Australia to become world's most female-friendly country

Reply Wed 1 Mar, 2006 12:34 pm
Costello turns to helping women

Steve Lewis, Chief political correspondent
March 02, 2006

PETER Costello raised the prospect yesterday of turning Australia into the most female-friendly country in the world as he outlined his reform vision on the 10th anniversary of the Howard Government.

The frustrated prime ministerial aspirant continued to expand his policy agendas yesterday, saying he also wanted Australia to embrace "first-class" policy settings and forge an "energy freeway" into Asia and the US to lock in the prosperity of the past decade.

The Treasurer said Australia was already in the "front row" of nations that have embraced affirmative action to improve the status of women, but more had to be done.

A week after speaking out on multiculturalism, he signalled greater spending on childcare and more women-friendly policies in the workplace.

Last month, Mr Costello broke from the Prime Minister in casting a conscience vote for a bill to remove the veto power of the health minister over the controversial RU486 abortion pill. The bill was passed with strong cross-party support from female members and senators.

Yesterday, Mr Costello denied Australia was a sexist country. "Australia is not a perfect place ... but, you know, are we bad by international standards? No.

"We are actually quite good by international standards and, you know, I think we can be quite proud that we have had a good tradition of female equality. But I just think it can be better."

He singled out reining in the costs of the Pharmaceutical Benefits Scheme as part of a longer-term campaign to ensure national health costs did not cripple the economy as the population aged.

However, Mr Costello's call for PBS savings came after federal cabinet baulked at a series of reform options at a meeting on Monday. These would have slashed hundreds of millions of dollars off annual PBS expenditure.

Reflecting on the past 10 years, the Treasurer claimed Australia had emerged from the despair of the recession in the early 1990s and was now treated with much greater respect by other countries. "The nation feels more secure about itself. This is the Australian revival," he said.

Mr Costello said part of Australia's success flowed from the Government's unwillingness to "jump on the Asian Tiger model and run a corporatist government. We didn't. We could have been swept up by dotcom mania, as urged by many, but we didn't. We could have miscalculated in the face of the Asian financial crisis, or the worst drought in 100 years, or in the face of threats from terror or war or SARS or the current oil shock. We didn't. And while we have improved our position in the world, we cannot sit back and relax."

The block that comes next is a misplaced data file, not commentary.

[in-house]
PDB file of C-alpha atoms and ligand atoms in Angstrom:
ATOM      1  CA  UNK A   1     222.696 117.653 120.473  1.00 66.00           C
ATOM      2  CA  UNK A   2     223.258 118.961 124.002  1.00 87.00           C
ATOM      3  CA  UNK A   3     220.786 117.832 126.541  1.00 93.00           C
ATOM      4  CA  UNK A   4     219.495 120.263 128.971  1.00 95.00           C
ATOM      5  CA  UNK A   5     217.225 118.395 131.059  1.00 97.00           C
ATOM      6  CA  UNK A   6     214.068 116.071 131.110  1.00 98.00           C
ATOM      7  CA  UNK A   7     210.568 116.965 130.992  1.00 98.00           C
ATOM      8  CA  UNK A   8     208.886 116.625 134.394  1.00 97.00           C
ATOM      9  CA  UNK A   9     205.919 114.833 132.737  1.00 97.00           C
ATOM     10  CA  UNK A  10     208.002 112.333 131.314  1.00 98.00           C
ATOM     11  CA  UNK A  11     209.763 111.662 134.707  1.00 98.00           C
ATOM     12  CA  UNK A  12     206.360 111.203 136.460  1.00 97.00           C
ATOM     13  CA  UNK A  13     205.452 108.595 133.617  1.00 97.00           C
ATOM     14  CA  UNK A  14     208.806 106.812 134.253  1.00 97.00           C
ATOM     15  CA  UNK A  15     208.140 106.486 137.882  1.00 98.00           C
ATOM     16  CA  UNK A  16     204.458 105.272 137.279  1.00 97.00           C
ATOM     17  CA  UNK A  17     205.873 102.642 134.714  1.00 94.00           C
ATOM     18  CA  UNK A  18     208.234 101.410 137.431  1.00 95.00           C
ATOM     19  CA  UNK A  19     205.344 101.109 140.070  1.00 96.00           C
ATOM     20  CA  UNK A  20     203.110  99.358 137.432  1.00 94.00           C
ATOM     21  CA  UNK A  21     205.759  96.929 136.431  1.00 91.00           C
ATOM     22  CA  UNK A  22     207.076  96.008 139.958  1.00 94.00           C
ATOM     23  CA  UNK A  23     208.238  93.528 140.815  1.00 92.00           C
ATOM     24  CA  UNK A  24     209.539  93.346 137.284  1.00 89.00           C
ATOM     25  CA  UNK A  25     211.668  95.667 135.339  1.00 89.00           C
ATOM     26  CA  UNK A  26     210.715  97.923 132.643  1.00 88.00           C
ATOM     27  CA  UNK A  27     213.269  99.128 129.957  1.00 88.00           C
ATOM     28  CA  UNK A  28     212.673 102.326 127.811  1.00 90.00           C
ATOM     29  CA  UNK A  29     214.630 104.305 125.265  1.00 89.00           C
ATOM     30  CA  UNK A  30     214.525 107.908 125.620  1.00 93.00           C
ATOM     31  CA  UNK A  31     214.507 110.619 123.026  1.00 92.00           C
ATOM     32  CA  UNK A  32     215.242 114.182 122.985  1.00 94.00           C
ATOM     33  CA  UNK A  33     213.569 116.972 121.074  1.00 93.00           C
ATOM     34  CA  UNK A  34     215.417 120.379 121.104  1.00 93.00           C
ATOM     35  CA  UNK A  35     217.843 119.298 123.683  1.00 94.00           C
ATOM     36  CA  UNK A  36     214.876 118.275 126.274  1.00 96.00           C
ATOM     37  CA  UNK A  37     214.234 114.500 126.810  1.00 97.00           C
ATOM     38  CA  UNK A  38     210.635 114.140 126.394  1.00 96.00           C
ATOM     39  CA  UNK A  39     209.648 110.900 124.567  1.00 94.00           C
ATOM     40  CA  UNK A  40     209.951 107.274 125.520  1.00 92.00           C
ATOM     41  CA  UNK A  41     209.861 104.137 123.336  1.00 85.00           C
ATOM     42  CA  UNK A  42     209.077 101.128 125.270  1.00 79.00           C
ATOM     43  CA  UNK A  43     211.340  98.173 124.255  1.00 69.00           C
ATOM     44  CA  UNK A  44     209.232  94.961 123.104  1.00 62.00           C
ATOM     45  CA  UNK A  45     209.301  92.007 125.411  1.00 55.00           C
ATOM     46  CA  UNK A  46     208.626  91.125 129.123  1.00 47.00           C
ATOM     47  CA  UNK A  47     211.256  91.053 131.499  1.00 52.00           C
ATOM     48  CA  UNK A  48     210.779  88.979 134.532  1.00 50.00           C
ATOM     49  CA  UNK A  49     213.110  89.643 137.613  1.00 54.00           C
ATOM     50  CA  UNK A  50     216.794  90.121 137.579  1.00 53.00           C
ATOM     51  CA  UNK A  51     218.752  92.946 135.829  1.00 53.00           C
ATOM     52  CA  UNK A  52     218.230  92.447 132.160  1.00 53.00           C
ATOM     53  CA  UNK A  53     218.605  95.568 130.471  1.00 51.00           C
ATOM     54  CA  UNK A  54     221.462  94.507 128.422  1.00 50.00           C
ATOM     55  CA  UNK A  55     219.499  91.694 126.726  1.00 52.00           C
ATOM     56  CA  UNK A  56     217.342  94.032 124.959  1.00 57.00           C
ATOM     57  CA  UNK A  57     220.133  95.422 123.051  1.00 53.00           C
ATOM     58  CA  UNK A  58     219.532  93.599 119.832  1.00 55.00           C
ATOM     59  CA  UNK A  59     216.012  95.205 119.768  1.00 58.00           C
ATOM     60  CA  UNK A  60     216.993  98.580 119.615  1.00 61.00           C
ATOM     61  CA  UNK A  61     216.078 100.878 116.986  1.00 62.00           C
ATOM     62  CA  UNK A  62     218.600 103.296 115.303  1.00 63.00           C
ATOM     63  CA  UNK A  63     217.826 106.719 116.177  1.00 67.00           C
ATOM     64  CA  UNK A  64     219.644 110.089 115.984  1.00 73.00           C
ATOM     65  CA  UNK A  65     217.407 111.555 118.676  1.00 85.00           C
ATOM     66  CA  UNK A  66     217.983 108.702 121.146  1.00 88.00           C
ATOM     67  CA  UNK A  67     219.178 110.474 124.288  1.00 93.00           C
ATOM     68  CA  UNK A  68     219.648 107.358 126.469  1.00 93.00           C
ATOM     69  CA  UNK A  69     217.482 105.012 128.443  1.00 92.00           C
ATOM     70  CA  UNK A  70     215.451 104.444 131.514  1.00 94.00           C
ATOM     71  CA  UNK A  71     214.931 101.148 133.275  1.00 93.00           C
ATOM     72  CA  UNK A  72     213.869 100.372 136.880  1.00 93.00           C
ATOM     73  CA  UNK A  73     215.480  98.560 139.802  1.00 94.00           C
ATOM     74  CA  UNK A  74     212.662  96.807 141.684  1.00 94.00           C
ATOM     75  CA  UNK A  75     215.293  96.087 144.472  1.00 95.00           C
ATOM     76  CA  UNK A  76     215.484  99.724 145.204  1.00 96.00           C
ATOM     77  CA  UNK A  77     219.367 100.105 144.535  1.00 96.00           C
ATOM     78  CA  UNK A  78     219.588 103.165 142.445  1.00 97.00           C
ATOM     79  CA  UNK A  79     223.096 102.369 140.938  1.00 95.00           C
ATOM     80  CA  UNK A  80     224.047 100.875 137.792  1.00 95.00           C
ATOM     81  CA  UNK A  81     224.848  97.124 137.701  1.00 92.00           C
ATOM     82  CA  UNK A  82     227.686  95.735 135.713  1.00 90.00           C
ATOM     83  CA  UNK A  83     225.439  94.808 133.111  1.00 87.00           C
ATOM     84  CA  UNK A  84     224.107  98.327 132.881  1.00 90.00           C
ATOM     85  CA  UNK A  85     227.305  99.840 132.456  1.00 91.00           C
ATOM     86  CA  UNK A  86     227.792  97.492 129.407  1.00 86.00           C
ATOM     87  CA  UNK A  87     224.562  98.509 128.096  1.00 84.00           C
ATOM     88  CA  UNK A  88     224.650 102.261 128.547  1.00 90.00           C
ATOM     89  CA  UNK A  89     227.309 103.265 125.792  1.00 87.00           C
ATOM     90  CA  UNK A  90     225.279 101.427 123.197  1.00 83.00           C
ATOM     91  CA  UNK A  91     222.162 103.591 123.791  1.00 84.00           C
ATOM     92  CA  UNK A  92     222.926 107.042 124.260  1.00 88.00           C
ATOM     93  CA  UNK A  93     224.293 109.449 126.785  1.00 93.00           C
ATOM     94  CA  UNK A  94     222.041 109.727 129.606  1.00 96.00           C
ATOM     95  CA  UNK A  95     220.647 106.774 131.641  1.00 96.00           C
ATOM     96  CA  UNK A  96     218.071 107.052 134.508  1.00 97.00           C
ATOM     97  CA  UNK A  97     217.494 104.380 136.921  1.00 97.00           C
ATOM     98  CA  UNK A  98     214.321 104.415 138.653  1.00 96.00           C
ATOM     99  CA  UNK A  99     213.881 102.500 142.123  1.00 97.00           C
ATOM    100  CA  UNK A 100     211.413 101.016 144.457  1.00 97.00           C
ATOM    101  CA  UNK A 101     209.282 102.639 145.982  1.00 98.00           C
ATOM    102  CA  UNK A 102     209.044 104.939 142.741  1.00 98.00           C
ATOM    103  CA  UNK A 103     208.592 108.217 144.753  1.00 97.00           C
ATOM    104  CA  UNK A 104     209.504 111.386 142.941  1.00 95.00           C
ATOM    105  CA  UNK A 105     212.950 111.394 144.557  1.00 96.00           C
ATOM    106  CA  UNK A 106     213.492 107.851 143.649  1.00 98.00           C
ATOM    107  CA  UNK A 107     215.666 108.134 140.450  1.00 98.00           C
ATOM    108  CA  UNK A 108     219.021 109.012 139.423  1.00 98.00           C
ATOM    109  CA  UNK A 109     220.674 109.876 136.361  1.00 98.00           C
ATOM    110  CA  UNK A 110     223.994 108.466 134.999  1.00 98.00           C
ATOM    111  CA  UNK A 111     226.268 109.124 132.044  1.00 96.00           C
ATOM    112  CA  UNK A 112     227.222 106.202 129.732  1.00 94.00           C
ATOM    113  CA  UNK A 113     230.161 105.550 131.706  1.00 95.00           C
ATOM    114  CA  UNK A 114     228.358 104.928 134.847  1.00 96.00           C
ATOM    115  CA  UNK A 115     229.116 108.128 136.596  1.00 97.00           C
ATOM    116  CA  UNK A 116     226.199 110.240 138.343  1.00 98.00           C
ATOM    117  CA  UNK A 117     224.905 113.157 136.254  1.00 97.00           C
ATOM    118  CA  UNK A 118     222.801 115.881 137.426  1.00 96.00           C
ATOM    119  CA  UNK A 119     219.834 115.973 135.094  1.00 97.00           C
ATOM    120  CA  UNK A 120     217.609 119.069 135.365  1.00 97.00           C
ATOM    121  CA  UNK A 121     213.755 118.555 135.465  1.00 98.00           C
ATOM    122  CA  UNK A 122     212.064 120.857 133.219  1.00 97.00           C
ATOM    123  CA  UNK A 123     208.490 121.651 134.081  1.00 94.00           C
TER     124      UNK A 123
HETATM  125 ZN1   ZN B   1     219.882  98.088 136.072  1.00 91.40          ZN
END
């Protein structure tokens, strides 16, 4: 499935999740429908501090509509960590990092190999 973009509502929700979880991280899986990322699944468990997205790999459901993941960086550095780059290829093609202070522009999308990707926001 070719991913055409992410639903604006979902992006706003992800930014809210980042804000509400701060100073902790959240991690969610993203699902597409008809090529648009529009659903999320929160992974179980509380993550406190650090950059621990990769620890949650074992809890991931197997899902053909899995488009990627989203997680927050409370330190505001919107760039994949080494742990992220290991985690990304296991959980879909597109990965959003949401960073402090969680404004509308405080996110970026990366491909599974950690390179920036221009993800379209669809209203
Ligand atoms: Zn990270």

Mr Costello's push to claim credit for Australia's economic success comes as he tries to convince his Liberal colleagues he is ready to lead the country.

His efforts are lost on the Prime Minister, however, who shows no sign of wishing to retire as the Government embarks on a series of corporate-backed dinners to celebrate a decade in power.

Trying to set out a more modern agenda than Mr Howard, Mr Costello issued a call to "create the most female-friendly environment in the world".

The Treasurer's supporters are hoping Mr Howard will step down as Prime Minister before the next election, scheduled to be held in late 2007.

But Mr Howard is sticking to a safe form of words, saying he will remain while his Liberal colleagues want him and it is in the best interests of the party.

Mr Costello is determined to broaden his image by speaking out on a wide range of issues.

His backing for an energy freeway comes as Australia pushes to lock in further multi-billion-dollar deals to sell liquefied natural gas to China and other Asian economies.

The Treasurer said an energy "freeway" would link energy-producing nations such as Australia with countries such as China and Korea, which have an insatiable appetite for LNG and other energy sources.

Achieving this will mean, in part, improving national regulation of export infrastructure.

The Treasurer used his speech to claim his share of credit for Australia's robust economic performance in the past decade. He also played down concerns over Australia's rising levels of foreign debt, saying most of it was used for "good outcomes ... to boost the economy".

Although Mr Costello has been criticised for his controversial multiculturalism remarks last Thursday night, the Treasurer said he would continue to hammer this theme.

"I think we have to engage, we have to engage leadership, and we have to explain our values," he said.

Frontpage report from the Australian, online source here
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Walter Hinteler
Reply Wed 1 Mar, 2006 12:34 pm
From above paper's page 10, Commentary, by foreign editor Greg Sheridan:
The grating pretender
This shallow, lazy, lucky and opportunistic Treasurer does not deserve to run the country
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